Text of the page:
899961085usb 3 0 superspeed1 USB 3.0 to be used as chip to chip interconnect

One of the problems with low power devices such as smartphones and tablets is that you have limited options when it comes to the bus that the various chips use to communicate with each other. Most devices use fairly slow interfaces such as GPIO, HSIC or various MIPI interfaces rather than something like PCI Express that you'd find a PC. Now it looks like the USB-IF wants to replace these chipset interconnects with USB 3.0.

One of the problems with low power devices such as smartphones and tablets is that you have limited options when it comes to the bus that the various chips use to communicate with each other. Most devices use fairly slow interfaces such as GPIO, HSIC or various MIPI interfaces rather than something like PCI Express that you'd find a PC. Now it looks like the USB-IF wants to replace these chipset interconnects with USB 3.0.

Beyond GPIO and the MIPI interfaces, the good old USB interface is of course also widely implemented as well as SDIO, but even these interfaces are relatively slow as a chip to chip interconnect. As such, something faster is needed and although it might sound like a crazy idea at first to move the USB 3.0, the USB-IF is working together with the MIPI alliance to make this a reality and is even relying on the M-PHY physical layer developed by the MIPI alliance. Furthermore the HSIC interface was based on USB 2.0 so it's logical to build on that standard and as such the USB 3.0 interface will be known as SSIC or Super Speed Inter-Chip.

For your average consumer this might not seem like a big deal to start with, but when you consider that a lot of the peripheral chipsets in your average smartphone and tablet are starting to be limited by the chip interconnects, then you quickly realise that something needs to be done. The implementation of USB 3.0 in this case is for very short PCB traces and it's quite different to what is used in PCs, but on the other hand it's also much more power efficient and should be easier to implement in the type of devices it will be going into than say PCI Express.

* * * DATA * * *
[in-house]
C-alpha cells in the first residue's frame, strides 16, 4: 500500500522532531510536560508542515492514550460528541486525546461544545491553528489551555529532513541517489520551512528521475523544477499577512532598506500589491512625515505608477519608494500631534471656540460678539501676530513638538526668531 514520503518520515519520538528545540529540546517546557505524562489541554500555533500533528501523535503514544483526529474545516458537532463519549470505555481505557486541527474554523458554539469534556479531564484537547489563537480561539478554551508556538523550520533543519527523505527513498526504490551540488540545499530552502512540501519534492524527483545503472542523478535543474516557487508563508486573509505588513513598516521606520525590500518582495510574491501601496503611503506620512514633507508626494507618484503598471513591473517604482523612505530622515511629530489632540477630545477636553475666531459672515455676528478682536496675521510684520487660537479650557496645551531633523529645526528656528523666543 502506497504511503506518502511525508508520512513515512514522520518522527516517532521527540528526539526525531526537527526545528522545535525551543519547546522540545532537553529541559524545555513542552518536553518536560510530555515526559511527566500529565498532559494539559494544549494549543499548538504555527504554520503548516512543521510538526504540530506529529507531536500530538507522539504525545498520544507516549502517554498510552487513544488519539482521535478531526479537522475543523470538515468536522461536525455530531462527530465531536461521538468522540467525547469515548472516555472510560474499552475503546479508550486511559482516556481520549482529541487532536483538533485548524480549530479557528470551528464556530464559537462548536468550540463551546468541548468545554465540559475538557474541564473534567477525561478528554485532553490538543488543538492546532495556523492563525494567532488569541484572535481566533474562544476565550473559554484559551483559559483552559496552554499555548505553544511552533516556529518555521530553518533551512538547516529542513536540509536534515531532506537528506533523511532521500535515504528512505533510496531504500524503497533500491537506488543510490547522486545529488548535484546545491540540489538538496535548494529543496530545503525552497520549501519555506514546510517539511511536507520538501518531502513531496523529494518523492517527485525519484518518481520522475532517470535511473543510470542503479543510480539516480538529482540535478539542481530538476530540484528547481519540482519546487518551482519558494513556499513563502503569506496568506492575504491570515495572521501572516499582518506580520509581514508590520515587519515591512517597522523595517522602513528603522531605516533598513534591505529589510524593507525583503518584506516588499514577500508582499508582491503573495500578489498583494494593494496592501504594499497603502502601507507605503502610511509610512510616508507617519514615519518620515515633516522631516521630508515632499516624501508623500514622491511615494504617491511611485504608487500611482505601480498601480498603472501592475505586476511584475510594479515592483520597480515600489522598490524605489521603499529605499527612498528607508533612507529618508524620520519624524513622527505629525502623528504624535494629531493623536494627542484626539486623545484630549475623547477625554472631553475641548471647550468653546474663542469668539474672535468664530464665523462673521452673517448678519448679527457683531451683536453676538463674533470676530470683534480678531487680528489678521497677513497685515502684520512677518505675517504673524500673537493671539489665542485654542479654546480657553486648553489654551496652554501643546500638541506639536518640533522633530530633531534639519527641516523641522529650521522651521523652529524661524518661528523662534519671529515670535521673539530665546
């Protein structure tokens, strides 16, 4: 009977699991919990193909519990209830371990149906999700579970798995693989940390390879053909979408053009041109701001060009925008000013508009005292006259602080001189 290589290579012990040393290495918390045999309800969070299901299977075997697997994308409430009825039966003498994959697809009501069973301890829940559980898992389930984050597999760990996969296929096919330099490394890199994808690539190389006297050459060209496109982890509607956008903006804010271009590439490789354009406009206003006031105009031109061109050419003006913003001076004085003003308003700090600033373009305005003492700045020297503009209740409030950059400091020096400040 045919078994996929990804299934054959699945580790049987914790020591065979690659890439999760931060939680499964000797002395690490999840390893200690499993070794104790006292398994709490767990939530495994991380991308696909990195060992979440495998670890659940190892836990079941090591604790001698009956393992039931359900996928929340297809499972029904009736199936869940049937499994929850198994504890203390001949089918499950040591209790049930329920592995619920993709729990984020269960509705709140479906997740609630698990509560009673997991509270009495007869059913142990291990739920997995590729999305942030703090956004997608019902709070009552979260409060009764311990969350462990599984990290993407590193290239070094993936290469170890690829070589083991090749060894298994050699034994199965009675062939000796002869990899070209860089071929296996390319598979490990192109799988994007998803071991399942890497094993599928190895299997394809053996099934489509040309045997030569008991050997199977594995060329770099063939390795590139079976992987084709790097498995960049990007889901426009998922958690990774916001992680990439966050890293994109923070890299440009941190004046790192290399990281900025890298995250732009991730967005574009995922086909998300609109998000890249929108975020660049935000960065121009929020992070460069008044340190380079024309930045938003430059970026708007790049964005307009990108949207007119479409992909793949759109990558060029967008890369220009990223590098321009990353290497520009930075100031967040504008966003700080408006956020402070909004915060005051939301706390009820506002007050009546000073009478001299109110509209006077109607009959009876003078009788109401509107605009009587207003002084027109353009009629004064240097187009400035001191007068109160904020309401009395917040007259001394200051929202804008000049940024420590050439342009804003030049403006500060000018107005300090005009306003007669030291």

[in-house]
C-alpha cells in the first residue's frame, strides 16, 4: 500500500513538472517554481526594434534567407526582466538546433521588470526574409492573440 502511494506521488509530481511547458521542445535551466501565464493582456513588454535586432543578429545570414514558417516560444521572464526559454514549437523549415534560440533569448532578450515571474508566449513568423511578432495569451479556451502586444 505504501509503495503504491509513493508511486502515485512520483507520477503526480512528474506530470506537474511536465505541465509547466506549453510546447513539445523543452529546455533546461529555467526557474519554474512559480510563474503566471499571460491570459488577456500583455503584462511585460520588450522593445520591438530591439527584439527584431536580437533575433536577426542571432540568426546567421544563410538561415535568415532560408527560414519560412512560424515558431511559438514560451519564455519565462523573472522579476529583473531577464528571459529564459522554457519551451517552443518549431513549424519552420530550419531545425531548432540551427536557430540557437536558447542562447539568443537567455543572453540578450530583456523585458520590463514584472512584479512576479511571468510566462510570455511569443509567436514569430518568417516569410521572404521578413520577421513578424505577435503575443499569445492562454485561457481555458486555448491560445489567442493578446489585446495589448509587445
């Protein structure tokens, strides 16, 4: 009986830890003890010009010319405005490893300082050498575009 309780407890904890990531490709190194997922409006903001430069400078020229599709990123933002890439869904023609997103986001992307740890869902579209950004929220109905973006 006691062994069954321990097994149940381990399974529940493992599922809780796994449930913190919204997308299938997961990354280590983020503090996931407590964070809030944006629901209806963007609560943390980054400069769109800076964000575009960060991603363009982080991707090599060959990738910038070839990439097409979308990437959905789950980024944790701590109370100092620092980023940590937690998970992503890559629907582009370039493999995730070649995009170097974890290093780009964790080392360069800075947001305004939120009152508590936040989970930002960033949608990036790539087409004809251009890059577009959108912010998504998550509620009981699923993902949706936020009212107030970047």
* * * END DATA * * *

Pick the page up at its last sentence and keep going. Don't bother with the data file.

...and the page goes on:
Interestingly there will be several different configurations on offer and the USB-IF is using the same terms as the PCI-SIG calling it x1, x2 and x4 lanes, although we don't know how much bandwidth will be available per lane at this point in time, but an educated guess is 5Gbps for four lanes, 2.5Gbps for two lanes and 1.25Gbps for one lane based on the theoretical maximum speed of USB 3.0. The SSIC standard is still being developed and isn't likely to reach a final stage until sometime next year and after that it's likely to take some time before it gets implemented in the various chips that goes into mobile devices. That said, by then there will be an actual need for the faster interface if not before.